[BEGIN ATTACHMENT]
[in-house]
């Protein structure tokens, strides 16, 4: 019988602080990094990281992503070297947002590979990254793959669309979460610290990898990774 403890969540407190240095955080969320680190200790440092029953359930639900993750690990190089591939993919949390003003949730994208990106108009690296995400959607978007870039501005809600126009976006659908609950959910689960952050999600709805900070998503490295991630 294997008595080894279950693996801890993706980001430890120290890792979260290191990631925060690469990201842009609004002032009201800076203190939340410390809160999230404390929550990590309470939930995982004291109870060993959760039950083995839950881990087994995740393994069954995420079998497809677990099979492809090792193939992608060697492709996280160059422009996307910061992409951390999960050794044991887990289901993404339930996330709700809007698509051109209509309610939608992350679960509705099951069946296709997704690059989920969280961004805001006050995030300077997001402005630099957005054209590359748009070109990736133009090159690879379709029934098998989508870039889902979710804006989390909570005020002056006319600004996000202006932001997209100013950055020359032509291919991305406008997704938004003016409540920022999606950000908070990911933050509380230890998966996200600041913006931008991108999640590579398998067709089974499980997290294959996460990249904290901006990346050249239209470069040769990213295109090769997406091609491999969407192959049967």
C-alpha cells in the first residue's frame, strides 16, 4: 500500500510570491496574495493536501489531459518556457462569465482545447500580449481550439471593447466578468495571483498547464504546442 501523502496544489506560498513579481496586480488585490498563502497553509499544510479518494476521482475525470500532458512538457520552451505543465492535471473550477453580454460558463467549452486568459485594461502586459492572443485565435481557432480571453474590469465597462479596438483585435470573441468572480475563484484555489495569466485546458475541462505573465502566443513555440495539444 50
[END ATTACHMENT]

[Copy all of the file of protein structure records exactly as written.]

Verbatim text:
[in-house]
């Protein structure tokens, strides 16, 4: 019988602080990094990281992503070297947002590979990254793959669309979460610290990898990774 403890969540407190240095955080969320680190200790440092029953359930639900993750690990190089591939993919949390003003949730994208990106108009690296995400959607978007870039501005809600126009976006659908609950959910689960952050999600709805900070998503490295991630 294997008595080894279950693996801890993706980001430890120290890792979260290191990631925060690469990201842009609004002032009201800076203190939340410390809160999230404390929550990590309470939930995982004291109870060993959760039950083995839950881990087994995740393994069954995420079998497809677990099979492809090792193939992608060697492709996280160059422009996307910061992409951390999960050794044991887990289901993404339930996330709700809007698509051109209509309610939608992350679960509705099951069946296709997704690059989920969280961004805001006050995030300077997001402005630099957005054209590359748009070109990736133009090159690879379709029934098998989508870039889902979710804006989390909570005020002056006319600004996000202006932001997209100013950055020359032509291919991305406008997704938004003016409540920022999606950000908070990911933050509380230890998966996200600041913006931008991108999640590579398998067709089974499980997290294959996460990249904290901006990346050249239209470069040769990213295109090769997406091609491999969407192959049967």
C-alpha cells in the first residue's frame, strides 16, 4: 500500500510570491496574495493536501489531459518556457462569465482545447500580449481550439471593447466578468495571483498547464504546442 501523502496544489506560498513579481496586480488585490498563502497553509499544510479518494476521482475525470500532458512538457520552451505543465492535471473550477453580454460558463467549452486568459485594461502586459492572443485565435481557432480571453474590469465597462479596438483585435470573441468572480475563484484555489495569466485546458475541462505573465502566443513555440495539444 50